WILD ORCHID CONTINUED...






Hiking on the Appalachian Trail: Wawayanda Mountain in Warwick, NJ, I came across five beautiful pink lady’s slippers in bloom (see the pictures above). These specimens were spectacular. They were definitely in the last stages of their bloom cycle. There were five other orchids that had lost their blooms. I didn’t find the large colonies of orchids I had been seeking and can’t wait until next spring to find the orchids en masse.

A few interesting facts about the pink lady's slipper orchid (Cypripedium acaule Aiton):

• It Grows as far east as Newfoundland, Canada; as far west as the northwest territories of Canada; as far south as Alabama; and north beyond Banks Island, Canada well into the Arctic Circle.

• Cypripedium acaule requires acidic soil.

• The orchid is usually found in pine forests, where it can be seen in large colonies, but it also grows in deciduous woods. I found my first specimens at one of the highest points of Pennsylvania’s Delaware Water gap… at an altitude where pines begin to thrive, dropping their acidic needles, creating the acidic soil the orchid prefers.

• It tolerates a range of shade and moisture, but prefers partial shade and well-drained slopes.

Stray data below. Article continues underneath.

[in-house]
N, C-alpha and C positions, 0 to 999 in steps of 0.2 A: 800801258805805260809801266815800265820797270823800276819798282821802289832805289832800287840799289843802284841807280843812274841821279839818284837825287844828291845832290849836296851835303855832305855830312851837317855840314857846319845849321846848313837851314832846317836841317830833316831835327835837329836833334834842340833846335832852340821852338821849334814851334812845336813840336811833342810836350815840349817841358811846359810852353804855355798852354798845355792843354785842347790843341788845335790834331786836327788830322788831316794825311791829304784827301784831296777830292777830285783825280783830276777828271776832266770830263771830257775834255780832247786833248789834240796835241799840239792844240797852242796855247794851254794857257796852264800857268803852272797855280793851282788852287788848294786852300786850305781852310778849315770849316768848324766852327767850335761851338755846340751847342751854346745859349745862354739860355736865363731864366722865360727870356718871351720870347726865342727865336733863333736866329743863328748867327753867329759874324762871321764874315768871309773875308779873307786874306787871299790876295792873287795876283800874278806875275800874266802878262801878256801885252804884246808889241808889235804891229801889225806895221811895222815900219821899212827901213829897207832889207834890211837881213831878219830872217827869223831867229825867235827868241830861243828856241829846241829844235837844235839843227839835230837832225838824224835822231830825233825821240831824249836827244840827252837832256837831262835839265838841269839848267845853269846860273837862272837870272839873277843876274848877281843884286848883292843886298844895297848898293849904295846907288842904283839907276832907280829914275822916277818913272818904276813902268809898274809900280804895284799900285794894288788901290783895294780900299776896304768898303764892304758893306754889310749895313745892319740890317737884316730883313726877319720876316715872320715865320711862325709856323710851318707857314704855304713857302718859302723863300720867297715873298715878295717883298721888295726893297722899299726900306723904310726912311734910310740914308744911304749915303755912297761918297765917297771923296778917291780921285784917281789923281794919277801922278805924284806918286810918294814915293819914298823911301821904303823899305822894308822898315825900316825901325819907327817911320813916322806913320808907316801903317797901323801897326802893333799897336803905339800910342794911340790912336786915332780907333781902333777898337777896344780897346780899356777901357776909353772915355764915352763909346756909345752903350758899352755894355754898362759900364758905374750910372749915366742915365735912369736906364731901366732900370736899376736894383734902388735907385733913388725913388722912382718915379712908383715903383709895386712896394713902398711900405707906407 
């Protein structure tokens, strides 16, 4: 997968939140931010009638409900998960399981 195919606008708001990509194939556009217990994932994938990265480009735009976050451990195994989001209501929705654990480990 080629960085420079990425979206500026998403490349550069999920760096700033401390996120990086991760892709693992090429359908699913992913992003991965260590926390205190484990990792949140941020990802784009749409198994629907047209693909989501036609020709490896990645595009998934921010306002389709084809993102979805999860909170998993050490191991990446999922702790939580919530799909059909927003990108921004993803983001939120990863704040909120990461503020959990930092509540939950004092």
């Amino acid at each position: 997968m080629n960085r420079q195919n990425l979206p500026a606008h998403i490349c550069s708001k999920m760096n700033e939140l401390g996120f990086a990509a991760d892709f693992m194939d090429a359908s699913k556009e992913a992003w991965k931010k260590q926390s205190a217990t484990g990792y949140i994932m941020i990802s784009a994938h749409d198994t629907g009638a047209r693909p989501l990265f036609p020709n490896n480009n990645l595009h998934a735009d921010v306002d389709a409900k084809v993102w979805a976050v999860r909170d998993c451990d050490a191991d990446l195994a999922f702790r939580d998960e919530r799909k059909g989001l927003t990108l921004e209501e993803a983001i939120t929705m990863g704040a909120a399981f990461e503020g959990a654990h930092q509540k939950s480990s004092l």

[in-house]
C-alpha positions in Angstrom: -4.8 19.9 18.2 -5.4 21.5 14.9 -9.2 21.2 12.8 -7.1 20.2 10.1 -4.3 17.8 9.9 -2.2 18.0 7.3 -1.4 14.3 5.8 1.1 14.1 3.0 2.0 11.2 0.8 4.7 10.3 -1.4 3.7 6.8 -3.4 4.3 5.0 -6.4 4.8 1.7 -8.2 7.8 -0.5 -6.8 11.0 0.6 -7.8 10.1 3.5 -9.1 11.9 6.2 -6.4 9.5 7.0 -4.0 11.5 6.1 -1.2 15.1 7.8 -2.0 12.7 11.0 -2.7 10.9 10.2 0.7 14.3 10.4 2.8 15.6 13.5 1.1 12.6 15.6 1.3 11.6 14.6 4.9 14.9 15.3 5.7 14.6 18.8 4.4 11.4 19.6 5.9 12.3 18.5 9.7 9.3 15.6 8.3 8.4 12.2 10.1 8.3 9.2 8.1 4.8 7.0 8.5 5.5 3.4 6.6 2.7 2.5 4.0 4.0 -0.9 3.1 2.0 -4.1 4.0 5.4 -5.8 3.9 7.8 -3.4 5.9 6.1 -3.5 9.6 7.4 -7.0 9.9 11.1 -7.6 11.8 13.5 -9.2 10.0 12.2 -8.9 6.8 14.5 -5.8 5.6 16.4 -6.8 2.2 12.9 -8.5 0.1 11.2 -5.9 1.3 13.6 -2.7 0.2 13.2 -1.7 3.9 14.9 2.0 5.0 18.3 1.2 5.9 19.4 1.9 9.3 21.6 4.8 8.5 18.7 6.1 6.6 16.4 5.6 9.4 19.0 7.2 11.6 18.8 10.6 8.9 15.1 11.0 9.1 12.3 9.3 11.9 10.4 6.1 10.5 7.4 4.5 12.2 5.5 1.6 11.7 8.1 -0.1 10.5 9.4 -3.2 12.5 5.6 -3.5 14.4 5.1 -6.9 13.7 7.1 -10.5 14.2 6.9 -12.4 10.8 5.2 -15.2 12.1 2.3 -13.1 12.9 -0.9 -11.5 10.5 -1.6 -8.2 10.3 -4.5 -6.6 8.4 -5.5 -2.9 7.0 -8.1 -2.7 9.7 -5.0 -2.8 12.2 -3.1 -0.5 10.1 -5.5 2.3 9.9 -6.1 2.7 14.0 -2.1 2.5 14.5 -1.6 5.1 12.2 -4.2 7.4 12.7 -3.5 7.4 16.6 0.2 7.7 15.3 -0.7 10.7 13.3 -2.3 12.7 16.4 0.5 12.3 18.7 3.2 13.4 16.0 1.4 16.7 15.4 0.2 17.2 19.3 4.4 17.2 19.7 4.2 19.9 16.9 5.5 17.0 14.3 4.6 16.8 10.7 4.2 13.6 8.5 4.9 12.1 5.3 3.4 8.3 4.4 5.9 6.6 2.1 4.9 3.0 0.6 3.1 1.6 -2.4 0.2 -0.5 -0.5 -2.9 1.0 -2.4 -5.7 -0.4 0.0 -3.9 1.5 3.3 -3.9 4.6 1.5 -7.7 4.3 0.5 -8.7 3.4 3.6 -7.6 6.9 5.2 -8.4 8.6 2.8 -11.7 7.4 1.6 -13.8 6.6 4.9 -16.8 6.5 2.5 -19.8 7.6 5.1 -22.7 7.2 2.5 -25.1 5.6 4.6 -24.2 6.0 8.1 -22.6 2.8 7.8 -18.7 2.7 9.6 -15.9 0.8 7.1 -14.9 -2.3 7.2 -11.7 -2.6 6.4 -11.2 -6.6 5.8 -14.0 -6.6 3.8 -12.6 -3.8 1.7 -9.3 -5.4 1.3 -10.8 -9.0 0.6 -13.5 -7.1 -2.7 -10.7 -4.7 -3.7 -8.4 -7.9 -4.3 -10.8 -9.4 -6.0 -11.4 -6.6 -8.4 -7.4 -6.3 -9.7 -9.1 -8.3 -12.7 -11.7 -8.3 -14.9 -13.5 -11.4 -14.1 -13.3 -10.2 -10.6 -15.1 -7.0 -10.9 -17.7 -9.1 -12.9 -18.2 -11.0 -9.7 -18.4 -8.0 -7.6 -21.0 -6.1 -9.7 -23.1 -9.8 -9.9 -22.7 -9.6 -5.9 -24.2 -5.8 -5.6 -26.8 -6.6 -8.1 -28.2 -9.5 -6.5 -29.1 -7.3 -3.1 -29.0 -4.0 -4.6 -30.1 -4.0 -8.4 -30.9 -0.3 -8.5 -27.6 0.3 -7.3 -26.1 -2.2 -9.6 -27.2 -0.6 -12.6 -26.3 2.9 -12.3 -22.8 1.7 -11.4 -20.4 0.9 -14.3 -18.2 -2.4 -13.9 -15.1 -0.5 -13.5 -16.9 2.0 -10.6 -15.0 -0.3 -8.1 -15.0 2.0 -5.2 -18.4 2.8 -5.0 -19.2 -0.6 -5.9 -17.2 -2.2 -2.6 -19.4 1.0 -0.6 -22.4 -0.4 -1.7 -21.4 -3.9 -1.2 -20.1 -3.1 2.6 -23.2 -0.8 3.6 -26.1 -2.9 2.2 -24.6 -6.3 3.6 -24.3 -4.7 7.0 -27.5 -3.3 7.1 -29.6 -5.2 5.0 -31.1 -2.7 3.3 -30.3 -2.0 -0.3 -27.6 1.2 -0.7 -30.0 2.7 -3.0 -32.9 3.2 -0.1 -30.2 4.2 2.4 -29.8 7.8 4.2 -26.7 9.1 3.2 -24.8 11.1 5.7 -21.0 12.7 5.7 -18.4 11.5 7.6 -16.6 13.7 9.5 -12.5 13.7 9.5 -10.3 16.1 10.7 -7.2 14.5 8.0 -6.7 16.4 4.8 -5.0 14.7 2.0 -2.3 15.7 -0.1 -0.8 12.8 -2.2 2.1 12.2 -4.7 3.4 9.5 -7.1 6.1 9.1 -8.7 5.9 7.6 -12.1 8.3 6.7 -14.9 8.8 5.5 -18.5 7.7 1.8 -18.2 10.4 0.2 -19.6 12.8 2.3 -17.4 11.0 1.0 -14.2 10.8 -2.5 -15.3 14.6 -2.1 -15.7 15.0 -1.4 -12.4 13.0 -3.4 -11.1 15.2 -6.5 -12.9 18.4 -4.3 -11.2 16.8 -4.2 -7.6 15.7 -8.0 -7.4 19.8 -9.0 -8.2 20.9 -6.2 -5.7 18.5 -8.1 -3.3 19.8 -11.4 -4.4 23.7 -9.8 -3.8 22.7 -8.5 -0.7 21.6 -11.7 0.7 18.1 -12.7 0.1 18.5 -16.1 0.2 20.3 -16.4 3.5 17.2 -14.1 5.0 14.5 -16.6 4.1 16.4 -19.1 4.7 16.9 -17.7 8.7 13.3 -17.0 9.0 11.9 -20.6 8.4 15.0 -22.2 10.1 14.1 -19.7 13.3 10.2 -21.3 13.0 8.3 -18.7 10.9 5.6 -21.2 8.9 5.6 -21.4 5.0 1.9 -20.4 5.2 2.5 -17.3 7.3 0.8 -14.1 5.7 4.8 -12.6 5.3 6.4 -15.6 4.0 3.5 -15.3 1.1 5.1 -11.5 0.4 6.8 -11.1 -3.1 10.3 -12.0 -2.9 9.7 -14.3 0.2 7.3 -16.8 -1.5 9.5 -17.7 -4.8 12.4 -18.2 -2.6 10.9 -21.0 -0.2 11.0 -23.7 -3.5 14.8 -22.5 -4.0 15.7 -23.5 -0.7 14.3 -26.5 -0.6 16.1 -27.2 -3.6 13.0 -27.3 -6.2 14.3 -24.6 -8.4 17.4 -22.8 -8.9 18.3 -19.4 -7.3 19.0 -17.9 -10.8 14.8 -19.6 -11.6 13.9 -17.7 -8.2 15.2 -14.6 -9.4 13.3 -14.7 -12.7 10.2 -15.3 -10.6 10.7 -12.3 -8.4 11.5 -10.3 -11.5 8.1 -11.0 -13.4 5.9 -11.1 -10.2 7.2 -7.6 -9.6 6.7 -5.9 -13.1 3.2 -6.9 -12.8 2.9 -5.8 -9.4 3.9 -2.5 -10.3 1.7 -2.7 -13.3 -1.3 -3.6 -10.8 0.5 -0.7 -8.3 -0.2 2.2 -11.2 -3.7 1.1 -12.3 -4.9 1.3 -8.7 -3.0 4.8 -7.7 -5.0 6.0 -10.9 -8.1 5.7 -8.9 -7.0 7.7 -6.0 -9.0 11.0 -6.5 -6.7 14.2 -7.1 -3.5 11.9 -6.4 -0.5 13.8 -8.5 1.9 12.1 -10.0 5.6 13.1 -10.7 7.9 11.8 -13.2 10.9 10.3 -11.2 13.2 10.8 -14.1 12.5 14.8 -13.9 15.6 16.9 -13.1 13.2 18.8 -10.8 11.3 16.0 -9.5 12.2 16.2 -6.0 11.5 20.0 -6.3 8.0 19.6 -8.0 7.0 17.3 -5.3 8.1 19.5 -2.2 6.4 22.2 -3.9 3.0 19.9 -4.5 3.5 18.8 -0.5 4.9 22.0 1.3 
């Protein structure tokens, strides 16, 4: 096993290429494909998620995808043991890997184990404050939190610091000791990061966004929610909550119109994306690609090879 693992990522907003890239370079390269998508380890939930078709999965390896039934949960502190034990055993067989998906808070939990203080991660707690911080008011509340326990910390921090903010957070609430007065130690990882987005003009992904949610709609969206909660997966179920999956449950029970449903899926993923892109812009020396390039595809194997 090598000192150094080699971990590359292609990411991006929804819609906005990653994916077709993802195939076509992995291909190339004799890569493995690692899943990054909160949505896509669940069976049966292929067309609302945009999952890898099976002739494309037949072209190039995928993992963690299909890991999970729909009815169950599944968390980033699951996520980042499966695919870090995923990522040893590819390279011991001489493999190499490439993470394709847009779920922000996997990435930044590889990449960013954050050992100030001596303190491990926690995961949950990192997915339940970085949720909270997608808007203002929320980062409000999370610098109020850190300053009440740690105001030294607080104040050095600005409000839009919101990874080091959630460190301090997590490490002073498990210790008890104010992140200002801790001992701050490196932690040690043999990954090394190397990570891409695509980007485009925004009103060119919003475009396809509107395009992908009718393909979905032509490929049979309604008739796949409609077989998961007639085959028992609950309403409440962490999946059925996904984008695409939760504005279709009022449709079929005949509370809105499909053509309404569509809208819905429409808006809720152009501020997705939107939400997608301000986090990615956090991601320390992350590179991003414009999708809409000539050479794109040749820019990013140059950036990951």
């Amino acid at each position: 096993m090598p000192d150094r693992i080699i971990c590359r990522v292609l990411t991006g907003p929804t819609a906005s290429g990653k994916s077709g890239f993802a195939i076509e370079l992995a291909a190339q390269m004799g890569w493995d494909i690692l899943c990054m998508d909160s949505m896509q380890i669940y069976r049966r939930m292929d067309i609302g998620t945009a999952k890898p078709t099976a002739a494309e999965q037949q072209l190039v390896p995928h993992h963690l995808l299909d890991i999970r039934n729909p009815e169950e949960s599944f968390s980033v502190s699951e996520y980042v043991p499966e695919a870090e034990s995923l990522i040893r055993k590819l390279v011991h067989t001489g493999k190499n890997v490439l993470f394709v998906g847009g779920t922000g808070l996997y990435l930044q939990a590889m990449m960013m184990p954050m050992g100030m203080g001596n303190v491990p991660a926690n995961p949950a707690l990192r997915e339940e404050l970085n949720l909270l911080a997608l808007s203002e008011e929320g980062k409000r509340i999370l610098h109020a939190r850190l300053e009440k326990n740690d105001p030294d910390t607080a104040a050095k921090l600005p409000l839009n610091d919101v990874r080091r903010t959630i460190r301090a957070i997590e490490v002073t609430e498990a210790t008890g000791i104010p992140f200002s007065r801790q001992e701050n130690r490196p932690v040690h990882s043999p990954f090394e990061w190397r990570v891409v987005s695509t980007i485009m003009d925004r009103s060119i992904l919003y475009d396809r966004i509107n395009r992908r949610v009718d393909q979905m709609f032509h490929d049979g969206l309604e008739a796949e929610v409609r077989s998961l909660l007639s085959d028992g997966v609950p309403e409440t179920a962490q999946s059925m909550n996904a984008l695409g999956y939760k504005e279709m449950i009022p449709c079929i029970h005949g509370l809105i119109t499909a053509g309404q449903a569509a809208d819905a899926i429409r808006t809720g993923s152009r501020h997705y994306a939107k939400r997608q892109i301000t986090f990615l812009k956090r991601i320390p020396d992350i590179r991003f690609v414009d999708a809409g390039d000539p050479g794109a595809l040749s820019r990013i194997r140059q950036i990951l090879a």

• The pink lady’s slipper grows 6 to 15 inches tall and flowers between May and July.

• The orchid has a symbiotic relationship with a specific fungus in the soil. As with most orchids, the seeds do not have a food supply of their own. Therefore, the pink lady’s slipper seeds require threads of the fungus to break open the seed. The fungus then passes along food and nutrients to the seed. When the orchid is mature and producing its own nutrients, the fungus will feed on nutrients from the orchid roots. This symbiotic relationship is typical of most orchid species.

• Cypripedium acaule requires bees for pollination. Bees are lured into the flower’s bottom pouch (the “lady slipper” for which it is named). The bees are attracted by the flower’s bright color and sweet scent. Unlike most flowers, the bees find no nectar and leave the pouch with only the orchid’s pollen.

• The orchid takes many years to mature into adult plants and can live to be twenty years old or more.

• Because of the very specific conditions mentioned above, the orchid cannot survive transplantation and domestication.

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All images and content copyright Jeffrey Schneider of JAMES Modern Terrariums 2009.